I live near the Canada border. The other day, a family of Canadian geese were in my yard.
I have the good fortune of having a Momma bear and her cubs as my neighbors.
Today, I saw a post trending on Facebook about Margaret Mead and the first sign of civilized humanity. It was good:
“Years ago, anthropologist Margaret Mead was asked by a student what she considered to be the first sign of civilization in a culture. The student expected Mead to talk about fishhooks or clay pots or grinding stones.
But no. Mead said that the first sign of civilization in an ancient culture was a femur (thighbone) that had been broken and then healed. Mead explained that in the animal kingdom, if you break your leg, you die. You cannot run from danger, get to the river for a drink or hunt for food. You are meat for prowling beasts. No animal survives a broken leg long enough for the bone to heal.
A broken femur that has healed is evidence that someone has taken time to stay with the one who fell, has bound up the wound, has carried the person to safety and has tended the person through recovery. Helping someone else through difficulty is where civilization starts, Mead said.”
We are at our best when we serve others. Be civilized.”
Alot of animals do this too. I’ve been sick with Covid and my 2 dogs refuse to leave my side.
But geese, now Canadian geese, are special too.
Canadian geese fly south for the winter. It’s a long haul in a v formation in the sky.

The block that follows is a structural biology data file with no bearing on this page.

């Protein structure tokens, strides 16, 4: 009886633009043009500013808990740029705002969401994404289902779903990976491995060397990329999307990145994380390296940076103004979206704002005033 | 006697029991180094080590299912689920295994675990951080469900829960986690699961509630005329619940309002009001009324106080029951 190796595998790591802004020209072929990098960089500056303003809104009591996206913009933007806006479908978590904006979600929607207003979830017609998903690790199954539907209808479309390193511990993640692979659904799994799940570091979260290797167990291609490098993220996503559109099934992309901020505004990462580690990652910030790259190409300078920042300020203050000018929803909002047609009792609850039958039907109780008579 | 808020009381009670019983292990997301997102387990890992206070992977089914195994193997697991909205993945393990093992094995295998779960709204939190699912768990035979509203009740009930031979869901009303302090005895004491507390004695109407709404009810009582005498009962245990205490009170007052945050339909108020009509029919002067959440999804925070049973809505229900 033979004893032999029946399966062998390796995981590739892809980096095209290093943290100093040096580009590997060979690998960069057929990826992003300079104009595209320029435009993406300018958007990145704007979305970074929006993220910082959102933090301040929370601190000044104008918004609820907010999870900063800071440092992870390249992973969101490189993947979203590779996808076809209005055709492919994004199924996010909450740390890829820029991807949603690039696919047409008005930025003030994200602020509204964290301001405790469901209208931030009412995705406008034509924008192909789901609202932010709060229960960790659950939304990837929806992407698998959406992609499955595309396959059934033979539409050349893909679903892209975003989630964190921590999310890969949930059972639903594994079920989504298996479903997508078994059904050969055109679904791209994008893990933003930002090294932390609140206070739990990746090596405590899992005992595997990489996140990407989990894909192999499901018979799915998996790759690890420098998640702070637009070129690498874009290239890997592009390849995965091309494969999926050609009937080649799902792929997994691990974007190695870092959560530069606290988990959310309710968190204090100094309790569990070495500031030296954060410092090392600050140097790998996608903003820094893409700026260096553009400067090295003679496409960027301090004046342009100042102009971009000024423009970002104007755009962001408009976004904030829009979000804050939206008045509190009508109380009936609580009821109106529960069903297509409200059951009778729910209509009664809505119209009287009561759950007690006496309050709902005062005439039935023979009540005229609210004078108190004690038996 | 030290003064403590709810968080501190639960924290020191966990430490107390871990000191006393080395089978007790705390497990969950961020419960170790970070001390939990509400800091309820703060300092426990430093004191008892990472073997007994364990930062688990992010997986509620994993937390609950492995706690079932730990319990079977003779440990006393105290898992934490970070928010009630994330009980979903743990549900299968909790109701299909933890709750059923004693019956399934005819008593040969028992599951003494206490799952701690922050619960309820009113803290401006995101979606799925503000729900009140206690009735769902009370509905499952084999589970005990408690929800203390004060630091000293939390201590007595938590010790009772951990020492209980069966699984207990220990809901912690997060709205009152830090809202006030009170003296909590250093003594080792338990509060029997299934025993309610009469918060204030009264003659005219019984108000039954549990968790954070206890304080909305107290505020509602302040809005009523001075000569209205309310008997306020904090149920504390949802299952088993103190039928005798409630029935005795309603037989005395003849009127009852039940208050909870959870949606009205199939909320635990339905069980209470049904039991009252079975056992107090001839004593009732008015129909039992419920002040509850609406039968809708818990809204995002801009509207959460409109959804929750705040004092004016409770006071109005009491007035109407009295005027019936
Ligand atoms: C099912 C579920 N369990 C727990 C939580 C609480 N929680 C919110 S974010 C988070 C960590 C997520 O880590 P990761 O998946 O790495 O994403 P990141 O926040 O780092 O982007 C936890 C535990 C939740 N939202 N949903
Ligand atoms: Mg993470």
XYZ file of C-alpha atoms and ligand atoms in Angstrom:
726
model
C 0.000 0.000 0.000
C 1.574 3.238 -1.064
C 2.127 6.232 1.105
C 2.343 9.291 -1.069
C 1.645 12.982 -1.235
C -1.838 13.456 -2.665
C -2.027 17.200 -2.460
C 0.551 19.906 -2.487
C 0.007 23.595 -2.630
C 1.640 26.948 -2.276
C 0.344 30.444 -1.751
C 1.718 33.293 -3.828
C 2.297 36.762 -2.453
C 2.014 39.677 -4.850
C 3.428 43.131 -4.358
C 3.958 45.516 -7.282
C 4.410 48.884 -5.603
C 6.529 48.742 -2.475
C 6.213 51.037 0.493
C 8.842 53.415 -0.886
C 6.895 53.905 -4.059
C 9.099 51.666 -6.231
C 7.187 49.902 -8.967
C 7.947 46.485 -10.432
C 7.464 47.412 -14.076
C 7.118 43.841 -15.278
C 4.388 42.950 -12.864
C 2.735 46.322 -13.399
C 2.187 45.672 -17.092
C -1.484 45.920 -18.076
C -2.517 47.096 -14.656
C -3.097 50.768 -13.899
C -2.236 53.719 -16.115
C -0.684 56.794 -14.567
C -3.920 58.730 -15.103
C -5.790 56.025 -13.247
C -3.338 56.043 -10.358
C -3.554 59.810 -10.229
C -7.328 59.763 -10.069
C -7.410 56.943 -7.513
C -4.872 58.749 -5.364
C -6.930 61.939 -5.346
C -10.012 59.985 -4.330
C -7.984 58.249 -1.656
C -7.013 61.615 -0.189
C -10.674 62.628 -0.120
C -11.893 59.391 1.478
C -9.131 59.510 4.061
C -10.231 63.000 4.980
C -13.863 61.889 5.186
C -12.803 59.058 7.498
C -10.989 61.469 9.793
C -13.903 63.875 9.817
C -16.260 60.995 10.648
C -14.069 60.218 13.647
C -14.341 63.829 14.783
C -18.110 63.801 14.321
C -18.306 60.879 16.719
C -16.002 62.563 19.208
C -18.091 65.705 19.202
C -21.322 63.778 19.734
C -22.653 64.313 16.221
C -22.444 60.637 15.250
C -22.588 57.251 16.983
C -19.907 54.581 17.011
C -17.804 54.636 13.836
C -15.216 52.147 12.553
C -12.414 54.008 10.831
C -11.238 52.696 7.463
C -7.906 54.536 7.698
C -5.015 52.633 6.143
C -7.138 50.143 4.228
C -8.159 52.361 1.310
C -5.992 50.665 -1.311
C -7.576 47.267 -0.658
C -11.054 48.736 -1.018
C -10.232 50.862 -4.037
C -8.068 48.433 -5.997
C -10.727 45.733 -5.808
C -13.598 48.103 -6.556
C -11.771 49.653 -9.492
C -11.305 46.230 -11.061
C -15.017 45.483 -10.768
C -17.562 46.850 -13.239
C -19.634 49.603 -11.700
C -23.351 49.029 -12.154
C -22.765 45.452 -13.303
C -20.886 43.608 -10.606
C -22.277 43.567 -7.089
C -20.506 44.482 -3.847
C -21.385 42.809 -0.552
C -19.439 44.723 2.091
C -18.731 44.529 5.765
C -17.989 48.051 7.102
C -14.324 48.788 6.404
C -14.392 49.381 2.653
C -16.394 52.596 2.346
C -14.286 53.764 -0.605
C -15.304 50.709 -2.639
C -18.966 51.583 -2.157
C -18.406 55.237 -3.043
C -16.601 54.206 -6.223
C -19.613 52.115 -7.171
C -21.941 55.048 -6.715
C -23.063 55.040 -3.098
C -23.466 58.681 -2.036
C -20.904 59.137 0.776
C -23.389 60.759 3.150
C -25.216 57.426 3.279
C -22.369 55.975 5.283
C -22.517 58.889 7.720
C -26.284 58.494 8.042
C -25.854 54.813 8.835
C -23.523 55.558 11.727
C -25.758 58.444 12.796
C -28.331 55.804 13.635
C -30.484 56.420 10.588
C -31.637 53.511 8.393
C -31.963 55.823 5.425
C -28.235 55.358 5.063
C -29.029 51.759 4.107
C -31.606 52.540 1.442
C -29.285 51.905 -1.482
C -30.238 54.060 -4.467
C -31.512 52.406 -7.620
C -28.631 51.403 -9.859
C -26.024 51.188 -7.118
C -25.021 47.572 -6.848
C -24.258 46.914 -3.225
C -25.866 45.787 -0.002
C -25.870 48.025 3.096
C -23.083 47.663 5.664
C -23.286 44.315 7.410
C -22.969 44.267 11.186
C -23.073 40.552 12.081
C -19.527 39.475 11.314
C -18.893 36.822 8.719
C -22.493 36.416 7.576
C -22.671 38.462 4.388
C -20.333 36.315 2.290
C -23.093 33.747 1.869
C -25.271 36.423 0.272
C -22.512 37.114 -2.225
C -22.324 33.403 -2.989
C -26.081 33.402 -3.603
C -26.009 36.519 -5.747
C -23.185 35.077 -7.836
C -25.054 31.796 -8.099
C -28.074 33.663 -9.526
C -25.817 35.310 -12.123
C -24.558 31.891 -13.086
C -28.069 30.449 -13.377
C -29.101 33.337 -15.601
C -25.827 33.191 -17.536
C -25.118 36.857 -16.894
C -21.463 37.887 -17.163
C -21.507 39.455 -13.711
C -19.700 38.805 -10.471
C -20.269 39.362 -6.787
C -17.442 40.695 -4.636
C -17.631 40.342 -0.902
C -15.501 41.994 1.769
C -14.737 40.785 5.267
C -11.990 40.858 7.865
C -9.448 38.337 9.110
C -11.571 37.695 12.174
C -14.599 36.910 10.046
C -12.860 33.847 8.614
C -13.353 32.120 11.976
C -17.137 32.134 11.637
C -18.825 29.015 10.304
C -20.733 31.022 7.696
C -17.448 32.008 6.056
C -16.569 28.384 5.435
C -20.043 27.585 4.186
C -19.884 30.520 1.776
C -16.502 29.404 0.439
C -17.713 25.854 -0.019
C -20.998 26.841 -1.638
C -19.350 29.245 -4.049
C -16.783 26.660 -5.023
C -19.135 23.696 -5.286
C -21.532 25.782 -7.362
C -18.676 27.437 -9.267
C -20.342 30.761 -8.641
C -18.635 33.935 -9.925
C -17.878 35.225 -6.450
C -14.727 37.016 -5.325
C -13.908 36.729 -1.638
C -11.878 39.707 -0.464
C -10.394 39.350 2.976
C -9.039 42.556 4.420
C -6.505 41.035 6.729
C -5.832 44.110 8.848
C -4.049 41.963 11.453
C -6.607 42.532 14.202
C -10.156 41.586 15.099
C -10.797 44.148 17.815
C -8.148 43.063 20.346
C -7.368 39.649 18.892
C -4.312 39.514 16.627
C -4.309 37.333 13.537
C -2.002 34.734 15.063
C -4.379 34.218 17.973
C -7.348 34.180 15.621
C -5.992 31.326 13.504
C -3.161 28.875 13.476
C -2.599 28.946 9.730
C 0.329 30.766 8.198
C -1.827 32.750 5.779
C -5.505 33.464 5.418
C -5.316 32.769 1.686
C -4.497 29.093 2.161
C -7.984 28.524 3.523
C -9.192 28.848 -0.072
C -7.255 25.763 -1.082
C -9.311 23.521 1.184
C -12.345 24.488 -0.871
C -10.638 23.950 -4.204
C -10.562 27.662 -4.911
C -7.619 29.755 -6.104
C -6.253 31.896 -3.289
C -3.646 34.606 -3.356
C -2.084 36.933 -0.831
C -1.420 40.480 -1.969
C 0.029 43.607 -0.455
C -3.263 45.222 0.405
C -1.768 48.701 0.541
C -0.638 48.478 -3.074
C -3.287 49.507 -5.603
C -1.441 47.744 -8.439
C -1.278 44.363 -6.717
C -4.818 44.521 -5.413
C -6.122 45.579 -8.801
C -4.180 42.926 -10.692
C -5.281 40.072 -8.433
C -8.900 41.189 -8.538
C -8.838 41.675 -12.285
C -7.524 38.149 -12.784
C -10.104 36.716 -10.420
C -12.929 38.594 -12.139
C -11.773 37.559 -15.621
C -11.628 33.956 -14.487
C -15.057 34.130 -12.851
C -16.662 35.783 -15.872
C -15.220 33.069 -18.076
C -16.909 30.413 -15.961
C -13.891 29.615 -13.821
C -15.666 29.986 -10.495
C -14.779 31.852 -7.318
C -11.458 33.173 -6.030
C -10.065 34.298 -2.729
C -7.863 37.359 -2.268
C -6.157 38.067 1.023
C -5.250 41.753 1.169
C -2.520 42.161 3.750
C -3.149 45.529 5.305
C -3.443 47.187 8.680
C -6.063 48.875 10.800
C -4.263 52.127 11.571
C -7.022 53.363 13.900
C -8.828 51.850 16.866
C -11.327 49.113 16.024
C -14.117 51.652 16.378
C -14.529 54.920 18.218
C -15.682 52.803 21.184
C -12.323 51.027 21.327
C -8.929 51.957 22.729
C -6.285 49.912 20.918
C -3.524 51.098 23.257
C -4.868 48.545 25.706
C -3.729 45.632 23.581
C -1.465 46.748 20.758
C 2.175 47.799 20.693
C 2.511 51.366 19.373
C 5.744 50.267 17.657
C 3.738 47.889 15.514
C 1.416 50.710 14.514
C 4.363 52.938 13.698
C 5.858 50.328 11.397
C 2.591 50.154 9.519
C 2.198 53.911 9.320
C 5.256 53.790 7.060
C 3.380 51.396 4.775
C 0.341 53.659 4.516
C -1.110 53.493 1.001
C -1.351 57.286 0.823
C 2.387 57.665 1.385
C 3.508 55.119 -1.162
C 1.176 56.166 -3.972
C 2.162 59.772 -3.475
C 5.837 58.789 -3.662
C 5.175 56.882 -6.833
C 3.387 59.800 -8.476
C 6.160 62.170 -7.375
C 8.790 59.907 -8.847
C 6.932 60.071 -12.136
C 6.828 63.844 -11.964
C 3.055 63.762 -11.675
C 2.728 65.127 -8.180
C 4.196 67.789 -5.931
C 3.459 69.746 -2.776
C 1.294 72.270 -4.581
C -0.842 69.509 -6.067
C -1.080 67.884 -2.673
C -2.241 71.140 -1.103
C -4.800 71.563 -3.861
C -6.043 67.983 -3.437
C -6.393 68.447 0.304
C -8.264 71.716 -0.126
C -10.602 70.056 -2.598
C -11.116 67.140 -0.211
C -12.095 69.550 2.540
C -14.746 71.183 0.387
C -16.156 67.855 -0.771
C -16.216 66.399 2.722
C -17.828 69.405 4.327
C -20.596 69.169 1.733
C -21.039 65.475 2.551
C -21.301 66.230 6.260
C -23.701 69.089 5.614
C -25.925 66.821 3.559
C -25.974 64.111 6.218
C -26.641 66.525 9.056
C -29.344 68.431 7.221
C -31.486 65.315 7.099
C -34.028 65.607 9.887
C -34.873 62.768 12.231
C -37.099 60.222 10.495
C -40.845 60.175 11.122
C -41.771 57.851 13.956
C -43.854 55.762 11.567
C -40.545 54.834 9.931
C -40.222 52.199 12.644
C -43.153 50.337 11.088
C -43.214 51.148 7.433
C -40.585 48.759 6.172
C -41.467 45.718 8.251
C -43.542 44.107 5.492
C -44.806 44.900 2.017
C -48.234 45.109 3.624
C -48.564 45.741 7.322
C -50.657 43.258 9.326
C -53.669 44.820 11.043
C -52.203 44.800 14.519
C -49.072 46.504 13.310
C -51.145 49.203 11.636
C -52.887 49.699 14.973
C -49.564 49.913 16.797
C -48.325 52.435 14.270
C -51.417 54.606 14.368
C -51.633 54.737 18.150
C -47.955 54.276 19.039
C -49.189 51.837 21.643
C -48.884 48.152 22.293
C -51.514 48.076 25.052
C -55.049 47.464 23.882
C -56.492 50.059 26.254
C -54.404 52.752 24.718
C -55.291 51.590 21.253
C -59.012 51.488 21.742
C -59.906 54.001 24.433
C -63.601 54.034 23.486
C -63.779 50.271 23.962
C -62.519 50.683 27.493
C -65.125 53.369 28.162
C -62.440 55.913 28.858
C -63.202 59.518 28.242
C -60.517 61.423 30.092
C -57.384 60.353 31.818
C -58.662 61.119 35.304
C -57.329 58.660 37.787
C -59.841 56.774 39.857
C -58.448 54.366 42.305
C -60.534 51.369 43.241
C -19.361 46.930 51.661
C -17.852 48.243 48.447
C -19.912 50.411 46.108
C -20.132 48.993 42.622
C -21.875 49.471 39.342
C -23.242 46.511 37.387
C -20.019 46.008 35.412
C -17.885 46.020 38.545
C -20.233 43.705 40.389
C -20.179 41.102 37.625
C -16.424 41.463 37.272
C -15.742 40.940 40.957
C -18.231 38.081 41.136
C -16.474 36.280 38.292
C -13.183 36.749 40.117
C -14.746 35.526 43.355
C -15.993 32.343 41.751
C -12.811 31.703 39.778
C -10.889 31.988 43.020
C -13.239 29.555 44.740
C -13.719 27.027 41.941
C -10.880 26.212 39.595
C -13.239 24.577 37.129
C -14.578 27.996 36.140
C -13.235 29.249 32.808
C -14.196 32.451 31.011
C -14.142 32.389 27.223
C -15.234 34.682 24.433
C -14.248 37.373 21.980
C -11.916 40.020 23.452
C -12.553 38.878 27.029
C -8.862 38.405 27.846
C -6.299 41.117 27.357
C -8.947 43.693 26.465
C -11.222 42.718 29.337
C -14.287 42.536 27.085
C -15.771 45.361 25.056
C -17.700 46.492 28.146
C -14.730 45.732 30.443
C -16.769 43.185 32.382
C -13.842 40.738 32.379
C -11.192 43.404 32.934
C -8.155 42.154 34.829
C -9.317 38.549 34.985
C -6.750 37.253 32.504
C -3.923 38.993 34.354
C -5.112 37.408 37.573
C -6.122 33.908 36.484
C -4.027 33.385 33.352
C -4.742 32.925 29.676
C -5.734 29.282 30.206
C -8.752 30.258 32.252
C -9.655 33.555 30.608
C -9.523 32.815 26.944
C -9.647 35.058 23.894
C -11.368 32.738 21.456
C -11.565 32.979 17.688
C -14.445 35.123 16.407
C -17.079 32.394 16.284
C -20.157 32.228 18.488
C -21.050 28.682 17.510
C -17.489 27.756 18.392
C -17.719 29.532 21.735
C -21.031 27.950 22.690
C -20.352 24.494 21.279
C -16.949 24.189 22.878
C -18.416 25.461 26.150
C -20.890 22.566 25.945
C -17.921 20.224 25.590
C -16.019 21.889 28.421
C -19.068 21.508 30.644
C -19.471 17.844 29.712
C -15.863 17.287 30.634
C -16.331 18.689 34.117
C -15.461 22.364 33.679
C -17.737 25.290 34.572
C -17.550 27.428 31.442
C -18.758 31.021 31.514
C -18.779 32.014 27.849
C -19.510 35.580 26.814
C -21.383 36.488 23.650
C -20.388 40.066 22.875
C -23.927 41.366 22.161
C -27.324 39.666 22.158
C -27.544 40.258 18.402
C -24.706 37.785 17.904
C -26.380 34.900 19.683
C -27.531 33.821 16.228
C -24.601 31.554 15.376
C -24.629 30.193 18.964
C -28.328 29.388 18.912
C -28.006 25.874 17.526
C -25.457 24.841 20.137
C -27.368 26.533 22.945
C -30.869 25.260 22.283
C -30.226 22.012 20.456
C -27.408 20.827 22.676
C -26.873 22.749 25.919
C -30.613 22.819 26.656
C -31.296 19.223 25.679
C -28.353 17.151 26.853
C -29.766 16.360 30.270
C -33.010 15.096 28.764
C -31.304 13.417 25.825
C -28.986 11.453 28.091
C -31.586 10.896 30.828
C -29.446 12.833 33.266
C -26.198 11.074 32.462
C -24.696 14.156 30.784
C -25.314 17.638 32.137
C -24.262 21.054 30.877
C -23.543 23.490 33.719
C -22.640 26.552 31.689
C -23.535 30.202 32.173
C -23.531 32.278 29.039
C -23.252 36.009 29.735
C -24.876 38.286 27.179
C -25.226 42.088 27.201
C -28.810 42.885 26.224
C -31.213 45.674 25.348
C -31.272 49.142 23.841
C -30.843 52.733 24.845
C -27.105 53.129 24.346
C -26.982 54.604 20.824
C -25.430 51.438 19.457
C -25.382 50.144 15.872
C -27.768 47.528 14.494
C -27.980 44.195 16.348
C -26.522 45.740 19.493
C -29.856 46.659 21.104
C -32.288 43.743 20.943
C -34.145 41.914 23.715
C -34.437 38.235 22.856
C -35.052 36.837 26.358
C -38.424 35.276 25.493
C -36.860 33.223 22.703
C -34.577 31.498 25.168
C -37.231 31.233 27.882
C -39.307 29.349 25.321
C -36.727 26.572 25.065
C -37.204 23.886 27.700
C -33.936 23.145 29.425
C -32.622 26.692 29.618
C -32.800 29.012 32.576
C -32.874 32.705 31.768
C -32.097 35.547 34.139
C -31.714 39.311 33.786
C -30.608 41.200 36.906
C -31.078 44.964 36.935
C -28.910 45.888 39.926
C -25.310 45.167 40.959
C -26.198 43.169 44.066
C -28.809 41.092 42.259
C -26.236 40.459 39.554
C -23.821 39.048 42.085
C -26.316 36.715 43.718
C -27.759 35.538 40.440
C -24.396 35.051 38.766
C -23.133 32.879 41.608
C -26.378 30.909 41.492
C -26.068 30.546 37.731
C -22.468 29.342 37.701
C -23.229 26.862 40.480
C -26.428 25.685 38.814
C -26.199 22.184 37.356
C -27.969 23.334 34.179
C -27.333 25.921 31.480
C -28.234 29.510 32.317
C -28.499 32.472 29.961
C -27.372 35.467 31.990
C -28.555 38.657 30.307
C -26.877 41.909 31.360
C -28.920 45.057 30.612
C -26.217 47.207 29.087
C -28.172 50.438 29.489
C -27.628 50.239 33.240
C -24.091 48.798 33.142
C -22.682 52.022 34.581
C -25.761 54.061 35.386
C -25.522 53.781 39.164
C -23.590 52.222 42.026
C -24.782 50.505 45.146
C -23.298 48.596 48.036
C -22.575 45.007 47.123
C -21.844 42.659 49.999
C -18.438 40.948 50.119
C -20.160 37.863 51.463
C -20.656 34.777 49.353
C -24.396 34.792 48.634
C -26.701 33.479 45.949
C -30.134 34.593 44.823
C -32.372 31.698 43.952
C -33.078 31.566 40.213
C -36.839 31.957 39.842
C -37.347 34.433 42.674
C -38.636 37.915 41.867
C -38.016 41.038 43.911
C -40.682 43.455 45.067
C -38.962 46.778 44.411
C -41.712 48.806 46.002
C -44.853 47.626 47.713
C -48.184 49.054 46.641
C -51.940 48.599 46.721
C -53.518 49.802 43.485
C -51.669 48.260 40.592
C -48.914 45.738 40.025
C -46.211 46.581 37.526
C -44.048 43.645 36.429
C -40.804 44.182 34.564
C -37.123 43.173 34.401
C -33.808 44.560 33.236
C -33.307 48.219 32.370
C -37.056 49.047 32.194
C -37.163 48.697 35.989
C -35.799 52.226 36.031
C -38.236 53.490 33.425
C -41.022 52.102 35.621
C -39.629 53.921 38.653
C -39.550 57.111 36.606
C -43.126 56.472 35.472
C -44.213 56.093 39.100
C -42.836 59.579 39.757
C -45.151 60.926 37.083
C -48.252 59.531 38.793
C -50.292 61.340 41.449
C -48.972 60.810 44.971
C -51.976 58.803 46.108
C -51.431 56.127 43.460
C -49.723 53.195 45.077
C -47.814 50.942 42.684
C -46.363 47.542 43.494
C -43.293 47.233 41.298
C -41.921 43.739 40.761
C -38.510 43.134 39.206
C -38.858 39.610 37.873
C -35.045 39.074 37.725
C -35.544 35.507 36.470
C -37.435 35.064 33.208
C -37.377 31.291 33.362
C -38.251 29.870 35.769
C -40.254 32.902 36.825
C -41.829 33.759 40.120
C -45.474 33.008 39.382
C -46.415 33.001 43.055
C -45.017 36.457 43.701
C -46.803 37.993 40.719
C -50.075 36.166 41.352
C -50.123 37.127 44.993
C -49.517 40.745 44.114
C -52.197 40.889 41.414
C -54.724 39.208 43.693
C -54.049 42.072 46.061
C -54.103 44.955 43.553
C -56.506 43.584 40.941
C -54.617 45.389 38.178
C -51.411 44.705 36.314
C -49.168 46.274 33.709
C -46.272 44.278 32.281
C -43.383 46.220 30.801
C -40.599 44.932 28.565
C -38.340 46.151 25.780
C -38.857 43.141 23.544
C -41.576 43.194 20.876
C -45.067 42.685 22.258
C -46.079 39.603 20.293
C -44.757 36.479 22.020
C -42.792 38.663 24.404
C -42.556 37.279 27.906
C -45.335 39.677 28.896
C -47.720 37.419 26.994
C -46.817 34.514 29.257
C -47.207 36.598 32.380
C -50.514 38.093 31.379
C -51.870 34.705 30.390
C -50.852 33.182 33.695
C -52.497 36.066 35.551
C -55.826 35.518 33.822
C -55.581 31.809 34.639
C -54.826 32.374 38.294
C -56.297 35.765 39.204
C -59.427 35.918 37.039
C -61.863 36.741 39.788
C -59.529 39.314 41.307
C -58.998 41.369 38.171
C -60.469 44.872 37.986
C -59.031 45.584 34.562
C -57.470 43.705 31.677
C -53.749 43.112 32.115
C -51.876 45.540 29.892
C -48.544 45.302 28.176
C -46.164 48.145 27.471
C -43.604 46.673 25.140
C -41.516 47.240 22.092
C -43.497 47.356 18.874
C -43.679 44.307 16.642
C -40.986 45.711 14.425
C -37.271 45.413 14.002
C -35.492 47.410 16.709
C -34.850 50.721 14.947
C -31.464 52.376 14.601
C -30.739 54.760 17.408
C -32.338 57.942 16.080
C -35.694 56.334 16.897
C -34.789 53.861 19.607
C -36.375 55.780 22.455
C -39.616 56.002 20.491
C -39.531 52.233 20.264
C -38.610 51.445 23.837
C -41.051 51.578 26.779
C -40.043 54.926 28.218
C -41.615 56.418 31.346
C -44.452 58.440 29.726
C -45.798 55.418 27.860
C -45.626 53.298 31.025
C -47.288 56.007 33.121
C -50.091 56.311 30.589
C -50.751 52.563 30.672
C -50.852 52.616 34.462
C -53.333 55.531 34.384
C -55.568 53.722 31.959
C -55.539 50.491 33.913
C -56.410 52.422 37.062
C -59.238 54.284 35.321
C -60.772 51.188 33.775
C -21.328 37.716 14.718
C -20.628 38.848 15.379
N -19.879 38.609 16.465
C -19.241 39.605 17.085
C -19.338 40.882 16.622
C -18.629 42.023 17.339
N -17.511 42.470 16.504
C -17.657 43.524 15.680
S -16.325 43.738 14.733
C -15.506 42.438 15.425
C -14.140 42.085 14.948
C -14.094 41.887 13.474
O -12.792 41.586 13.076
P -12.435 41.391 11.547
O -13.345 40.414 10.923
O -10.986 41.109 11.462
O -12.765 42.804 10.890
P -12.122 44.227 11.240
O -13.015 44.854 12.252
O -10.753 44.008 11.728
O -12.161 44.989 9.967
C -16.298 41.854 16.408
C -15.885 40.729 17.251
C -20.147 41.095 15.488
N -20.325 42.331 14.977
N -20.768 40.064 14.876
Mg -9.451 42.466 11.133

1. They stick together.
2. The strongest takes the lead at first.
3. When the strongest gets tired, it falls back to the back of the group to regain strength protected from the winds by the others.
4. They rotate the front leaders and take turns with the youngest and weakest protected at the back.
5. If a goose gets hurt, shot, or falls out…2 geese volunteer to leave the group too to follow the goose down and stay with the goose until it gains strength again or passes on.
6. The geese honk alot to each other in v formation either for communication, comraderie, or encouragement.
Animals are more like humans than it seems sometimes.
Yesterday, I learned Rudyard Kipling wrote the Jungle Book while living in Vermont. Remember Mowgli? Maybe his book about the connection between man and nature had a lot to do with living here among these animals…the black bears and geese and deer here.
Anyway, I haven’t seen Dolly the bear and her baby cubs in a while. She showed up the day my son returned home from Guam. Coincidence? Maybe.
She does kinda remind me of Baloo living the bear necessities out here in Vermont. In the Jungle Book, the animals take Mowgli in and teach him how to survive and protect him. They remind me of Dolly, my Canadian geese family, and my own little “wolf pack,” my pups. We humans have a lot to learn from animals and nature too. This whole time living at this mountain cabin for a year, I thought I was letting the animals enter our domain, the fields and forests nearby, but no, it’s the other way around here. They have allowed me to be here and are beginning to trust me more. Just this morning, I saw 2 deer by my bird feeders so close to the house. I even set out a bowl of peanuts in shells for the ravens.
Something about living here in Vermont is changing me. I am becoming gentler, calmer, and healing.
And it has everything to do with the animals.